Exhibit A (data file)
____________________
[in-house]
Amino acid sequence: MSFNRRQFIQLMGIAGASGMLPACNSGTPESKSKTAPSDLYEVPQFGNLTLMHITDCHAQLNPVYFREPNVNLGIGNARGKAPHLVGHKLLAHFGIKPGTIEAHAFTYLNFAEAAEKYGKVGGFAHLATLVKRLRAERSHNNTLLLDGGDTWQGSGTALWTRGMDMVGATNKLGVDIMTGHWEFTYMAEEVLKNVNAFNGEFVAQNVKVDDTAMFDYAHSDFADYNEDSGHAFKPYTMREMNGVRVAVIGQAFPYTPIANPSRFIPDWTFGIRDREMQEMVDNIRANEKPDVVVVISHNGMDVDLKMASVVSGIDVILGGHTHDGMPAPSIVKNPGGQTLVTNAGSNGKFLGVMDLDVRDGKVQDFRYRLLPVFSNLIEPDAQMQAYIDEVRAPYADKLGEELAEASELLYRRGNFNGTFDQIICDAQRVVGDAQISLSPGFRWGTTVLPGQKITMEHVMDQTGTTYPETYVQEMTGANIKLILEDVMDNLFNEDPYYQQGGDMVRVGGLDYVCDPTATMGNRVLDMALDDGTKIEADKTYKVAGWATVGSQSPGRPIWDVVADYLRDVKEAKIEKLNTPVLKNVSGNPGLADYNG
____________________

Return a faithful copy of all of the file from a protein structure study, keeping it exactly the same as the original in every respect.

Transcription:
[in-house]
Amino acid sequence: MSFNRRQFIQLMGIAGASGMLPACNSGTPESKSKTAPSDLYEVPQFGNLTLMHITDCHAQLNPVYFREPNVNLGIGNARGKAPHLVGHKLLAHFGIKPGTIEAHAFTYLNFAEAAEKYGKVGGFAHLATLVKRLRAERSHNNTLLLDGGDTWQGSGTALWTRGMDMVGATNKLGVDIMTGHWEFTYMAEEVLKNVNAFNGEFVAQNVKVDDTAMFDYAHSDFADYNEDSGHAFKPYTMREMNGVRVAVIGQAFPYTPIANPSRFIPDWTFGIRDREMQEMVDNIRANEKPDVVVVISHNGMDVDLKMASVVSGIDVILGGHTHDGMPAPSIVKNPGGQTLVTNAGSNGKFLGVMDLDVRDGKVQDFRYRLLPVFSNLIEPDAQMQAYIDEVRAPYADKLGEELAEASELLYRRGNFNGTFDQIICDAQRVVGDAQISLSPGFRWGTTVLPGQKITMEHVMDQTGTTYPETYVQEMTGANIKLILEDVMDNLFNEDPYYQQGGDMVRVGGLDYVCDPTATMGNRVLDMALDDGTKIEADKTYKVAGWATVGSQSPGRPIWDVVADYLRDVKEAKIEKLNTPVLKNVSGNPGLADYNG